Alisa LaPolt, policy and advocacy director of the National Alliance for Mental Illness in Tennessee, said that Medicaid is the largest payer of mental health and substance abuse services in the country. She estimated that at least 60,000 low-income, uninsured Tennesseans who don’t qualify for TennCare suffer from mental health illnesses, including those with manic depression and schizophrenia.
“If mentally ill people wait too long to get mental health services, it will be more difficult to guide them into a happy, productive life,” she said. “Their illness might manifest as behavioral problems, which could lead them to the criminal justice system. We would rather give them help, not handcuffs.
“Other mentally ill persons may commit suicide. We are already seeing record drug overdose deaths in this state, so the lack of good health insurance is taking lives,” she said.
LaPolt said that being low income is a risk factor for mental illness.
“Anxiety and depression are the leading causes of worker disability,” she added. “If employees have these mental illnesses in the workplace, they can’t work and have to quit their jobs. Then they have to apply for TennCare, which often they can’t get.”
In Tennessee 14 hospitals have closed and another 20 are at risk of closing in the next three years, McBride said. Tennessee hospitals can’t stay open “without a financially viable base of patients,” referring to low-income, uninsured residents of communities who need hospital care but refrain from getting it for financial reasons until they must go to the emergency room.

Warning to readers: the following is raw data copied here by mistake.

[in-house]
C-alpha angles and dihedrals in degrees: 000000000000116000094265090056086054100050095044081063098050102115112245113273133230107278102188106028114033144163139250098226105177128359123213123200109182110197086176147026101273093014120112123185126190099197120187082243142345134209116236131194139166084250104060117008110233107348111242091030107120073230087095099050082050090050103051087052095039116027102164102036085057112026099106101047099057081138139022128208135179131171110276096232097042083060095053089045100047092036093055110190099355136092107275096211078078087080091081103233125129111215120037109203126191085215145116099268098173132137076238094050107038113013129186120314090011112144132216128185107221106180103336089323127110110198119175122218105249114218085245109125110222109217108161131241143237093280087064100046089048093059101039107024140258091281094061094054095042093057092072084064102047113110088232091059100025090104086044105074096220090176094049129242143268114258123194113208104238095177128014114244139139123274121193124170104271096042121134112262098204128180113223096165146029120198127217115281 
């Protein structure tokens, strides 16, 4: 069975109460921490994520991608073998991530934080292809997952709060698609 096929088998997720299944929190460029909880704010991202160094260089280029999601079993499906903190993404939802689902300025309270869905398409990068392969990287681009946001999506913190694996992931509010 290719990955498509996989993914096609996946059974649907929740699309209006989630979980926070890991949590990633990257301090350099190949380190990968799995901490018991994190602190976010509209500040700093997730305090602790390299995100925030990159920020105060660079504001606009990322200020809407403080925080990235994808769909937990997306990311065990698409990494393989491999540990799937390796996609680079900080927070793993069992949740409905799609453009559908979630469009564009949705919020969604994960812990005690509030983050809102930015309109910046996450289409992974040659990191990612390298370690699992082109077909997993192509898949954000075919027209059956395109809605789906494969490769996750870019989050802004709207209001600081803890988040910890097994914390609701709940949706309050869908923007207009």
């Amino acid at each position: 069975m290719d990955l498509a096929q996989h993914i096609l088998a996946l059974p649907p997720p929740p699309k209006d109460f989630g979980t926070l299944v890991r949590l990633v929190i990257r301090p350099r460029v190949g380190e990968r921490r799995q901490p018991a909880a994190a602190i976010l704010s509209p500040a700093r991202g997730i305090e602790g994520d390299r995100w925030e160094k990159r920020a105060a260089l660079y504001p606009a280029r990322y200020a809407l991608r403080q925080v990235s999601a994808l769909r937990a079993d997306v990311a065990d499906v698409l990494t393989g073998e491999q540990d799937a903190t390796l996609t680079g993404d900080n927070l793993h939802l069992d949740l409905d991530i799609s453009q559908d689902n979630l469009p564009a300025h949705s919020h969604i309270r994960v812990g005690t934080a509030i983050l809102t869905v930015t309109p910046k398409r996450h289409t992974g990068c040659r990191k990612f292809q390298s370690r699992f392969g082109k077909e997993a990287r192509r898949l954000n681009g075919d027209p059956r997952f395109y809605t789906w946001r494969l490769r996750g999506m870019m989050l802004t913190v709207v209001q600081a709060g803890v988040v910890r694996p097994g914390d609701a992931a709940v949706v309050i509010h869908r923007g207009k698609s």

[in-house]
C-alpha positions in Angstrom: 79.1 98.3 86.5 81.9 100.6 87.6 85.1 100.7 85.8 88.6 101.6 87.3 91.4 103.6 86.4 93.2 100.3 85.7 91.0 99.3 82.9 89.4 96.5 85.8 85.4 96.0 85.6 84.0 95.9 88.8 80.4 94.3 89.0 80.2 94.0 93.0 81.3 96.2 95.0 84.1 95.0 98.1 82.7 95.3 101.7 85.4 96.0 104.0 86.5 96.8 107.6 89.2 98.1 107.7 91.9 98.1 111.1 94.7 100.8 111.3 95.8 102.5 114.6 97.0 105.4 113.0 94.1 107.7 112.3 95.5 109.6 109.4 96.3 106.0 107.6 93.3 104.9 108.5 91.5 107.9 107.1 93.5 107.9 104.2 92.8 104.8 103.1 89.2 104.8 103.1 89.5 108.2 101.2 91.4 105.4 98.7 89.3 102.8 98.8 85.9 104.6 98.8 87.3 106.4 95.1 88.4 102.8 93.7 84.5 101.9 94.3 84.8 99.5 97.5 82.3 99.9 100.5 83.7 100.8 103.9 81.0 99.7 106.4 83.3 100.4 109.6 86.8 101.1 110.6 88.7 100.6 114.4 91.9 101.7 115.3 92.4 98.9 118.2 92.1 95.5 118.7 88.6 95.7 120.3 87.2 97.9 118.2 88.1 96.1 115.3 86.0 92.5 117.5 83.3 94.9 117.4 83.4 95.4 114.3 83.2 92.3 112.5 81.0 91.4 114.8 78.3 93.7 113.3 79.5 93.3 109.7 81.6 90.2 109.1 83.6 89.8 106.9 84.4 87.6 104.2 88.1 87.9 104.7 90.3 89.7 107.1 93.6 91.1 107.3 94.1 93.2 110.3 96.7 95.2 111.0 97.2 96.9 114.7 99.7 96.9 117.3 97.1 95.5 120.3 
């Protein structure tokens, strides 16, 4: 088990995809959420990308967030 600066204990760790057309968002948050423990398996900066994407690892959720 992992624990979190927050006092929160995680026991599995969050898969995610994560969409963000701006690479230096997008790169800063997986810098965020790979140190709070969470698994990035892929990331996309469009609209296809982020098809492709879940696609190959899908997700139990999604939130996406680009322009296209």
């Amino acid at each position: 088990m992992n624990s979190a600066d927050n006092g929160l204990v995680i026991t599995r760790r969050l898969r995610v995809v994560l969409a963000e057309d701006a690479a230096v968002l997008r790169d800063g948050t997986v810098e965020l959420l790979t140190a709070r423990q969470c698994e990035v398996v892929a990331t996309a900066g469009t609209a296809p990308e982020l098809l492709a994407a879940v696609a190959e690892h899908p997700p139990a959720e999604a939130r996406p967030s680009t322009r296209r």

McBride noted that rural communities suffer from a hospital closure because they lose high-income medical professionals who bring leadership and financial support to churches and nonprofit service organizations, and patronize local businesses. These communities are also less likely to attract new businesses that create jobs.
“These closures are directly correlated to the decision by the state of Tennessee to not accept Medicaid expansion,” he said. “Some 72% of all hospital closings in the country are in states that rejected Medicaid expansion.”
Under the American Rescue Plan Act of 2021, states that adopt Medicaid expansion have to pay only 5%, not 10%, of the cost, with the rest being federally funded. When this law was passed, McBride said, “Tennessee hospitals jointly pledged as a group to pay the state’s contribution to Medicaid expansion because it’s so clearly in their financial interest to do so. There would then be no cost to the state to join the Medicaid program.”
The pledge has expired, but it is widely believed the hospitals’ promise will be renewed, he added.
The forum panelists offered three reasons why the Republican-led Tennessee General Assembly has rejected Medicaid expansion since 2014. State legislators are afraid that the federal government might pull out of the deal and leave the states responsible for funding most of the Medicaid insurance for a larger population. They are fundamentally opposed to the former president whose administration enabled Medicaid expansion. They see the additional funding as an entitlement for unfortunate folks they view, or stigmatize, as lazy and unwilling to work.
“The U.S. Census estimates that over 836,000 Tennesseans are without any health insurance coverage, or about 10% of the state’s population,” Crawford said. “We know that all people need health care; it’s a fundamental human need.”
LaPolt said, “The Declaration of Independence declares that ‘all men are created equal, that they are endowed by their Creator with certain unalienable rights, that among these are life, liberty and the pursuit of happiness.’ How can people pursue life and happiness if they are ill and their healthcare is declining? I think health care is a fundamental right and we should remind our legislators about our rights.”
If you wish to express your support or opposition to Medicaid expansion in Tennessee, contact your state legislator. Names, addresses, phone numbers and email addresses can be found at the Tennessee General Assembly website.